mv: Move file only if destination does not exist

mv -vn file1 file2. This command will do what you want. You can skip -v if you want. -v makes it verbose - mv will tell you that it moved file if it moves it(useful, since there is possibility that file will not be moved) -n moves only if file2 does not exist....

Is it possible to store and query JSON in SQLite?

SQLite 3.9 introduced a new extension (JSON1) that allows you to easily work with JSON data . Also, it introduced support for indexes on expressions, which (in my understanding) should allow you to define indexes on your JSON data as well. PostgreSQL has some...

Combining tail && journalctl

You could use: journalctl -u service-name -f -f, --follow Show only the most recent journal entries, and continuously print new entries as they are appended to the journal. Here I've added "service-name" to distinguish this answer from others; you substitute...

how can shellshock be exploited over SSH?

One example where this can be exploited is on servers with an authorized_keys forced command. When adding an entry to ~/.ssh/authorized_keys, you can prefix the line with command="foo" to force foo to be run any time that ssh public key is used. With this...

Why doesn’t the tilde (~) expand inside double quotes?

The reason, because inside double quotes, tilde ~ has no special meaning, it's treated as literal. POSIX defines Double-Quotes as: Enclosing characters in double-quotes ( "" ) shall preserve the literal value of all characters within the double-quotes, with the...

What is GNU Info for?

GNU Info was designed to offer documentation that was comprehensive, hyperlinked, and possible to output to multiple formats. Man pages were available, and they were great at providing printed output. However, they were designed such that each man page had a...

Set systemd service to execute after fstab mount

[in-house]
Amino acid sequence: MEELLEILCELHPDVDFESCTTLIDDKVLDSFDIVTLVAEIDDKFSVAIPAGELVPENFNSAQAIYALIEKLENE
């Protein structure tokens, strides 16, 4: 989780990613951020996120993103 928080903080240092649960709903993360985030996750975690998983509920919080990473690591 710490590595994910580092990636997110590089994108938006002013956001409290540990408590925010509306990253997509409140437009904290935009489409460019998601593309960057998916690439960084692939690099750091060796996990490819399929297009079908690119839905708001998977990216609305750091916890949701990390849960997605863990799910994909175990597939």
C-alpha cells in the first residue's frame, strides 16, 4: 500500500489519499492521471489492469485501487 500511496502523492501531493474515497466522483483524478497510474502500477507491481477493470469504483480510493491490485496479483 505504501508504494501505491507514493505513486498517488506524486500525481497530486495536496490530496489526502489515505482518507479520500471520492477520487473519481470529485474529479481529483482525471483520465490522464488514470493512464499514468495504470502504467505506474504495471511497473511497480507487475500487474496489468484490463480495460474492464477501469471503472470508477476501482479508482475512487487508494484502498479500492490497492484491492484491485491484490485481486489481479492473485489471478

a CIFS network location is mounted via /etc/fstab to /mnt/ on boot-up. No, it is not. Get this right, and the rest falls into place naturally. The mount is handled by a (generated) systemd mount unit that will be named something like mnt-wibble.mount. You can...

Merge two video clips into one, placing them next to each other

To be honest, using the accepted answer resulted in a lot of dropped frames for me. However, using the hstack filter_complex produced perfectly fluid output: ffmpeg -i left.mp4 -i right.mp4 -filter_complex hstack output.mp4 ffmpeg -i input1.mp4 -i input2.mp4...

How portable are /dev/stdin, /dev/stdout and /dev/stderr?

It's been available on Linux back into its prehistory. It is not POSIX, although many actual shells (including AT&T ksh and bash) will simulate it if it's not present in the OS; note that this simulation only works at the shell level (i.e. redirection or...

How can I increase the number of inodes in an ext4 filesystem?

It seems that you have a lot more files than normal expectation. I don't know whether there is a solution to change the inode table size dynamically. I'm afraid that you need to back-up your data, and create new filesystem, and restore your data. To create new...

Why doesn’t cp have a progress bar like wget?

The tradition in unix tools is to display messages only if something goes wrong. I think this is both for design and practical reasons. The design is intended to make it obvious when something goes wrong: you get an error message, and it's not drowned in...